The Great Toronto Literay Project inspired this short story. In my class we were given an excerpt and told to cotinue it.The excerpt told us of the man with alligator-skin oxfords and the book Anatomy of Despair.
Vida has nothing left in her life and fills the emptiness by creating a myserty she does not wish to solve.
One month had passed. One month of glares from Ivan accompanied by newspapers brimming with houses. One month of Cora’s self absorption. One month of shoes piled in front rooms. One month of kitchens, living rooms and bedrooms. One month and Vida Ash found a house.
It was a petite red bricked building, crammed in between two dirty concrete houses. There was no room for a lawn on the tiny strip of land, just a one car driveway. Even her backyard was all but nonexistent. It stood as a slab of cement just big enough for a barbeque and some bikes; defiantly no room for a table let alone chairs.
On move in day Vida stood outside the unimpressive structure, overflowing cardboard box in hand and no expression on her face. The sliding door of the blue minivan jerked open and Maurice hoped out. He gave a low whistle, commenting that he supposed with all her money and time it was a good thing that she had chosen a fixer-upper. Vida remained silent but a twitch of sadness caused her to blink her eyes. Time and money had come from her mother’s passing. Part of the reason she had chosen this house was to not exploit her mother’s death.
Maurice gave her shoulder a squeeze before yanking one of many boxes out of the van. He proceeded to the dull, hard steps that led to a sturdy front door. Balancing the box on one arm he lifted his other hand to the lion head knocker. His head turned to look at her and Vida found a mocking grin splayed across his face, “Is this lion your only protection against the dangers of Toronto?” He chuckled at his joke before slipping her key into the lock and shoving his way inside. Vida managed an all-too-late, weak smile. She knew Maurice was trying to discreetly show his surprise and concern that she had not chosen a nicer neighbourhood or at least a more secure looking building. She could almost see him suggesting that she could easily find an apartment the same size only then she would have the safety of numbers and security of multiple locks and cameras. He knew she would refuse though so he had kept his mouth shut and instead attempted to lighten her mood.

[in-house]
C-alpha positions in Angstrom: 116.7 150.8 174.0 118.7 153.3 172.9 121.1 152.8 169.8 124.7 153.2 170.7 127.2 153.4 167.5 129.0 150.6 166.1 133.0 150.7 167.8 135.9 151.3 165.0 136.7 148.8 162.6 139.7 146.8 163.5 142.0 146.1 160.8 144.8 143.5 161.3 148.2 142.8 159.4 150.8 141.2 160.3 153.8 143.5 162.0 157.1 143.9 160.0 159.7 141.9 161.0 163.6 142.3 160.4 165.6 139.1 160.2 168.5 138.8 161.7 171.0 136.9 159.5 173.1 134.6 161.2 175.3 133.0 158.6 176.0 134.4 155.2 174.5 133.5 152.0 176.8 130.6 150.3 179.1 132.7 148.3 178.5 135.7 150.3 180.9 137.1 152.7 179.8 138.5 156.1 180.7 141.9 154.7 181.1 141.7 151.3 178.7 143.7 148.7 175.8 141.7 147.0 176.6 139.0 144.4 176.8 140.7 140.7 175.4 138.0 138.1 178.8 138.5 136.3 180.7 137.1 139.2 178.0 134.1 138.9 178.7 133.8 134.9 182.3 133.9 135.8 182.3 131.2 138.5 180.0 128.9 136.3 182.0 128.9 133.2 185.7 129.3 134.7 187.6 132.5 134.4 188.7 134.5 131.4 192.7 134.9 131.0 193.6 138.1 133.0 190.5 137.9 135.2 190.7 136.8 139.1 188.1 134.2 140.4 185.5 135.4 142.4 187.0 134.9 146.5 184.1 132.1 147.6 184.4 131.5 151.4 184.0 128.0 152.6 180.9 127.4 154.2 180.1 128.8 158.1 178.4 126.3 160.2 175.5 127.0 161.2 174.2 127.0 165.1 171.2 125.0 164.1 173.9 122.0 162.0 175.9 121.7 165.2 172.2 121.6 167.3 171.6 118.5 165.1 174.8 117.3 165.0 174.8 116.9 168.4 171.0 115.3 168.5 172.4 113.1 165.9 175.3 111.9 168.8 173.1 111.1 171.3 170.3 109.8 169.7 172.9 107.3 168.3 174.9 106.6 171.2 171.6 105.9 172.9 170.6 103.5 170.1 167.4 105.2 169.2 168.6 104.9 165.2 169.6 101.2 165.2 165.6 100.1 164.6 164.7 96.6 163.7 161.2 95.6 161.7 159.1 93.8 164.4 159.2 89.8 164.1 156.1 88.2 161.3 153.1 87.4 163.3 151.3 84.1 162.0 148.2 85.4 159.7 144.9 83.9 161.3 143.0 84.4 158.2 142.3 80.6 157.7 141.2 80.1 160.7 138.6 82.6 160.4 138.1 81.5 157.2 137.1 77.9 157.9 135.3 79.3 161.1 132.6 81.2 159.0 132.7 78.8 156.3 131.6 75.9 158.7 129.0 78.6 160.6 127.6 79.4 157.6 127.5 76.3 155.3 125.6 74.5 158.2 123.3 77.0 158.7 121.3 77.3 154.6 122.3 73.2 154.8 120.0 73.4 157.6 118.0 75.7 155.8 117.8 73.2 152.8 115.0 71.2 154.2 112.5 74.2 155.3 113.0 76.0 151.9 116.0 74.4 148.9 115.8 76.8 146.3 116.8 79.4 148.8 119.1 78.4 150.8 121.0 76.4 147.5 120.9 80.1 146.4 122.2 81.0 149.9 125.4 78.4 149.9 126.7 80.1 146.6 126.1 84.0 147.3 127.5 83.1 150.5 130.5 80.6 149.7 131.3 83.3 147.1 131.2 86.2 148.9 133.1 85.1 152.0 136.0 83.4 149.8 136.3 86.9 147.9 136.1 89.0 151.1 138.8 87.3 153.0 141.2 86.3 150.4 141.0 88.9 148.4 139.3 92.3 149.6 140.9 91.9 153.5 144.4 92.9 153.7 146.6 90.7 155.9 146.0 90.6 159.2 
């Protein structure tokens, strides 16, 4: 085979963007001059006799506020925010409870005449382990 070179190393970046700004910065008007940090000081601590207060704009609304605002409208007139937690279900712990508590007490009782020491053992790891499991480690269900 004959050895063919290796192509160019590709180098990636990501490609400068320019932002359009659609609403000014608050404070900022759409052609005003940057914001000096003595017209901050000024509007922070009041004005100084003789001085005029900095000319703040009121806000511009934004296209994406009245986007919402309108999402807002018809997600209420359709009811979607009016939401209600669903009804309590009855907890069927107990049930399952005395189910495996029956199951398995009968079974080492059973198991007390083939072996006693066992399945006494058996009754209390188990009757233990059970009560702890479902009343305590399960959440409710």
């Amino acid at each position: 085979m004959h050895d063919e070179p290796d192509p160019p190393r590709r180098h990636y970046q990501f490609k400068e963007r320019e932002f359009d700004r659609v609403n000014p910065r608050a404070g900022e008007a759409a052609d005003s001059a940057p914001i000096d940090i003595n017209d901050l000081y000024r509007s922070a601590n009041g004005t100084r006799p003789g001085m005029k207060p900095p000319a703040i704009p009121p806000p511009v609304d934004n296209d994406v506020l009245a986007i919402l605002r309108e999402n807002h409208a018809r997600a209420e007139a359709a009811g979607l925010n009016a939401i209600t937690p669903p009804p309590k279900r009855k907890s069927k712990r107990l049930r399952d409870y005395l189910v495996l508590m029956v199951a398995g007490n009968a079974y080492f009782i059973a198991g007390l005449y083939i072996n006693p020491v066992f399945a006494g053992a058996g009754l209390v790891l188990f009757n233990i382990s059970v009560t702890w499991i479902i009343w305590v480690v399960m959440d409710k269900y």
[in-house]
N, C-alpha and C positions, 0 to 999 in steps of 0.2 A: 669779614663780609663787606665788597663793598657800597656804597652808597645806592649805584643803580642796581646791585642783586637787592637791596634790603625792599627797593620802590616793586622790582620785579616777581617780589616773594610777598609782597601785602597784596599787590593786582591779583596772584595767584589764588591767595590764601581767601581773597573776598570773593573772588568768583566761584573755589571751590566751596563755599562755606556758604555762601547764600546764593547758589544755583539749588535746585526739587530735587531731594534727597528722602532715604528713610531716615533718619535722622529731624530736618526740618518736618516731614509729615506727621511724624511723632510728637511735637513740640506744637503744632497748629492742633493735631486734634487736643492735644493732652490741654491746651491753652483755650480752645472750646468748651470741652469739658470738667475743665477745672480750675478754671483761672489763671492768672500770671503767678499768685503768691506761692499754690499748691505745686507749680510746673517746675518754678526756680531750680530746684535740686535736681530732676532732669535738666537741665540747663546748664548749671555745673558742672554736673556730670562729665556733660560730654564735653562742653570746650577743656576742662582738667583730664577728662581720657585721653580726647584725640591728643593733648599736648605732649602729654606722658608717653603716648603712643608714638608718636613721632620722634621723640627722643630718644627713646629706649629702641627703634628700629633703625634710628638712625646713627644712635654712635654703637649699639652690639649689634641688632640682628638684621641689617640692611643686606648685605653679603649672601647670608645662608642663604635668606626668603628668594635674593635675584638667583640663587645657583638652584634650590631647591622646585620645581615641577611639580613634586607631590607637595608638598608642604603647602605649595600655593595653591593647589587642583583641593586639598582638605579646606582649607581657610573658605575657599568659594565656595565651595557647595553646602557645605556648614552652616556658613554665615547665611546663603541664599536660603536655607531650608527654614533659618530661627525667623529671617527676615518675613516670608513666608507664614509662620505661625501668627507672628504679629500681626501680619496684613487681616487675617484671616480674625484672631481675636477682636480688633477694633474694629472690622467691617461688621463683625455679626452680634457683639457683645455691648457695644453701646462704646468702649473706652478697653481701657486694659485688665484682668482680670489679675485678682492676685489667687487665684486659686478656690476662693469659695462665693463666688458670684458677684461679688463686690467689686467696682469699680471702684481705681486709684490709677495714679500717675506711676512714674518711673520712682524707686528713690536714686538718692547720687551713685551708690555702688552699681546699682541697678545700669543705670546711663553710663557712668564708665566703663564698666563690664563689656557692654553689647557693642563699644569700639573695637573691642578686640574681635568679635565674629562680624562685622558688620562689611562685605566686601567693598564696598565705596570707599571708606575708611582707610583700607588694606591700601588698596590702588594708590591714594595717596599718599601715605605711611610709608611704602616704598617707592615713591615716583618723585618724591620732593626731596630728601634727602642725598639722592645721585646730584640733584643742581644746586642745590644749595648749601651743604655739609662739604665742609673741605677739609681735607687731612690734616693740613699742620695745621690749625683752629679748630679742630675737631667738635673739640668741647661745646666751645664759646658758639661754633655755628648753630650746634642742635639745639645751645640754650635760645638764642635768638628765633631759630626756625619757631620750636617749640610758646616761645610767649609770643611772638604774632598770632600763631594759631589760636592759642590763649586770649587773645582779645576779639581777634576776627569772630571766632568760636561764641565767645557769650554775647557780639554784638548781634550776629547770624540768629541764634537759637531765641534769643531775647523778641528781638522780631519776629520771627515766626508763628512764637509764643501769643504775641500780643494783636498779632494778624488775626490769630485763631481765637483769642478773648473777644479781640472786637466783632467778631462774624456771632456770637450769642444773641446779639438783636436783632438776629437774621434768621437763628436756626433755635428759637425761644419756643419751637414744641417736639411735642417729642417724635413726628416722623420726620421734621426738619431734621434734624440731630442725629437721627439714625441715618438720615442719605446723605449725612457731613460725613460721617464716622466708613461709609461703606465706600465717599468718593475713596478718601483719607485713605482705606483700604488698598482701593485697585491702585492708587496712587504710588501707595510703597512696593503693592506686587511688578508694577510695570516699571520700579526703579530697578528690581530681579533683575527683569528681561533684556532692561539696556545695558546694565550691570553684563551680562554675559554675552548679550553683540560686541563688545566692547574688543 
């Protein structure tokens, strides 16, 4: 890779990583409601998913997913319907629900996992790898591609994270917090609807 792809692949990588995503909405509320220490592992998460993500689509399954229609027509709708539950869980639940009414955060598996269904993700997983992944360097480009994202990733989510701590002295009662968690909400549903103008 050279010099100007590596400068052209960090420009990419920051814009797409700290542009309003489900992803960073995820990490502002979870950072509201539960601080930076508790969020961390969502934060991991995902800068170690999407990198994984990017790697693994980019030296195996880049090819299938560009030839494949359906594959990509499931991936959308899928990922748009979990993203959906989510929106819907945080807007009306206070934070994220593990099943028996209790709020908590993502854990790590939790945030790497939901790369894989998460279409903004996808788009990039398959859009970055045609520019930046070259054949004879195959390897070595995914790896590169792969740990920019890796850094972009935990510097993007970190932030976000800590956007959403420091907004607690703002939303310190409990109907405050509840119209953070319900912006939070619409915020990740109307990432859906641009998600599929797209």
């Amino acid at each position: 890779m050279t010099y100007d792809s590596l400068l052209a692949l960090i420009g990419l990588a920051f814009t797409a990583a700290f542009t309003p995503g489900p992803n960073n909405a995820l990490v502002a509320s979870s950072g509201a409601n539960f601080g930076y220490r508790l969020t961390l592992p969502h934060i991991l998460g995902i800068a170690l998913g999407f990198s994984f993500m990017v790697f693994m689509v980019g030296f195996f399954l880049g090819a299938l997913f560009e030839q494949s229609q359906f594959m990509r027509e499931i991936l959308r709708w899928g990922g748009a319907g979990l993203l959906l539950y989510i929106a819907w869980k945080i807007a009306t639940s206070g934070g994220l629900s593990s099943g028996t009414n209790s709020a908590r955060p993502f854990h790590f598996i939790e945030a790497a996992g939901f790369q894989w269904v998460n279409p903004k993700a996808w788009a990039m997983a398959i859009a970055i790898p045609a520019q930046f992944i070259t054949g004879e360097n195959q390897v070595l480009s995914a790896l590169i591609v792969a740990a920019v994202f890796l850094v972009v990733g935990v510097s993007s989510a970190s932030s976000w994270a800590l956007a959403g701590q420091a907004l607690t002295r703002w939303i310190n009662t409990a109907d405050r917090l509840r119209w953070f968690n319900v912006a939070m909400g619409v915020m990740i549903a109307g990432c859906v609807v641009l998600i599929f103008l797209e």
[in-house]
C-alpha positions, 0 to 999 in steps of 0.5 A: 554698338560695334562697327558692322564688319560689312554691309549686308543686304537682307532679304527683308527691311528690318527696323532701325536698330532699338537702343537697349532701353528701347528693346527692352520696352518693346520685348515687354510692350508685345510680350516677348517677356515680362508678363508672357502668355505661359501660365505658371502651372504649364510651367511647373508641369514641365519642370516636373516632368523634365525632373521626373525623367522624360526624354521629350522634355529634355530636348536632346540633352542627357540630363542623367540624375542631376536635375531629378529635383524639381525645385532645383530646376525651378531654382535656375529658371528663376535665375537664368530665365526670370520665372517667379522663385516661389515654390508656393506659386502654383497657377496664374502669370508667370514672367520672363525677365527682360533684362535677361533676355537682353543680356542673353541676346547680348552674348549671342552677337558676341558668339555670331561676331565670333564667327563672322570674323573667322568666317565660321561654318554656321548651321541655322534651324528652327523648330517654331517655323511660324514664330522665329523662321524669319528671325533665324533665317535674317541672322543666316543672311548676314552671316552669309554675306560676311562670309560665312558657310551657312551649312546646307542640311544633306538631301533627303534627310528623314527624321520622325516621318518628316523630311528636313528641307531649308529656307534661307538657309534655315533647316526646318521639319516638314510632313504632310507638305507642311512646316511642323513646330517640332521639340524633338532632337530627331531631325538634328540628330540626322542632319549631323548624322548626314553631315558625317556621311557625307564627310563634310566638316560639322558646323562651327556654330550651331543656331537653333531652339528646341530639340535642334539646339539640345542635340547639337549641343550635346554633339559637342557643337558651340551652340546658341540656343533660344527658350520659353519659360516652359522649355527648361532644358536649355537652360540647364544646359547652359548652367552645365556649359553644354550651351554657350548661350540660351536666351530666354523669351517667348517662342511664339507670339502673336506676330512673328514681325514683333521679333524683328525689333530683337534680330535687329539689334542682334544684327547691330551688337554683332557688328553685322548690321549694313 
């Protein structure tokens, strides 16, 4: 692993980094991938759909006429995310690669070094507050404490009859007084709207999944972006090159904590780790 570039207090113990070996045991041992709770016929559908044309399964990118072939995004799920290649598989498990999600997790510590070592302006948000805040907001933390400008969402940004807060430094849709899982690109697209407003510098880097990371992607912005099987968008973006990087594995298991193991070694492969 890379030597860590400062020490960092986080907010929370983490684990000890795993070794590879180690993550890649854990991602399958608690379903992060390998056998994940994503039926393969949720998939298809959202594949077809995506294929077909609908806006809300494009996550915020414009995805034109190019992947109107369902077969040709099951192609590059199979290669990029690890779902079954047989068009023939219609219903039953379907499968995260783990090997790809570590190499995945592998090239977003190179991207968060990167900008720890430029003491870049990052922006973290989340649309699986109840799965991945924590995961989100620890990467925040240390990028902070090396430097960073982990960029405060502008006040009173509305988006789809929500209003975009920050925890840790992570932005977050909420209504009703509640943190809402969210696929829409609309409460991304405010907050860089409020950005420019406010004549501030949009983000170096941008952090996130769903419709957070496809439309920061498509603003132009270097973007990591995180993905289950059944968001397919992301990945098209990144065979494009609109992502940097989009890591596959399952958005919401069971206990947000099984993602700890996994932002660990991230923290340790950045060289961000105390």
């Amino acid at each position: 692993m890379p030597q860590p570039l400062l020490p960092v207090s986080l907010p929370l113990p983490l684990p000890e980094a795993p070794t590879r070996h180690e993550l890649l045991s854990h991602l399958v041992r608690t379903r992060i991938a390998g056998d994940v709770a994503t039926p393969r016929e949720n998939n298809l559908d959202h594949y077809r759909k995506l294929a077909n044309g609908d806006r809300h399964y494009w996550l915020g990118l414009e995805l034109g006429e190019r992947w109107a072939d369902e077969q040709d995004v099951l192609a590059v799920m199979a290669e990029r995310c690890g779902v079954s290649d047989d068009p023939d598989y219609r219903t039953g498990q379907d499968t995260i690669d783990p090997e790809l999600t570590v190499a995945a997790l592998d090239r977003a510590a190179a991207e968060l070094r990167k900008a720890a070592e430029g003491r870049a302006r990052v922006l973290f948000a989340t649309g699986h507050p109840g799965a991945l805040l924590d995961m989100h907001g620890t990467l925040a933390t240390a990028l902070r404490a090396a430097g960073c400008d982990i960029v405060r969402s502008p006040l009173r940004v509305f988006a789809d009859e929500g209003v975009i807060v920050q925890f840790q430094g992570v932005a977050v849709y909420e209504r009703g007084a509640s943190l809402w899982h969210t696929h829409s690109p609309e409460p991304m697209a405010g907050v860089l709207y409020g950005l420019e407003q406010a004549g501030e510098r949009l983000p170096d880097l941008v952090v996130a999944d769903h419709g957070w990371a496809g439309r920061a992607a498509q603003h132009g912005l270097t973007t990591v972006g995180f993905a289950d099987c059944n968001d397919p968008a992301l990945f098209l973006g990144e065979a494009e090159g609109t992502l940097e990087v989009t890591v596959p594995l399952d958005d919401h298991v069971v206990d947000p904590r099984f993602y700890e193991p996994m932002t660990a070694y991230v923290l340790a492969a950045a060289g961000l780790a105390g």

Vida hated leaving her attic at Cora’s house. It had become her cocoon of safety and the mystery of it had distracted her depressed mind. Vida worried that her knew house would be unable to spike her interest and leave her mind restless and wandering. She knew where it would wander to; as always it would find its way back to those last moments with her mother. Those were painful memories, memories Vida wanted to leave until her life was once again stable.
For two years she had given up her life in Toronto, opting for one in her mother’s Hamilton bungalow. Her life had just been about her mother. She had tried to soak up every last minute of life her mother had had. She did not want to miss one moment and later regret it. As a result her friends had grown board of her refusals to hang out and drifted away. Her sister resented the standard Vida set and Vida resented Cora’s cold shoulder as her mother grew less responsive and Vida lonelier.
Now Vida’s old life was lost and her more recent life no longer existent. She had to start over, start somewhere and that is where the house came in. Vida looked at it glumly. The house was perfect for her; it even had a claw-foot tub jammed into the bathroom. She felt a connection to the building because what it lacked in outwards appearance it made up for in an impressive layout design and authentic trim work.
Maurice banged through the front door and bee lined for the second biggest box in the van.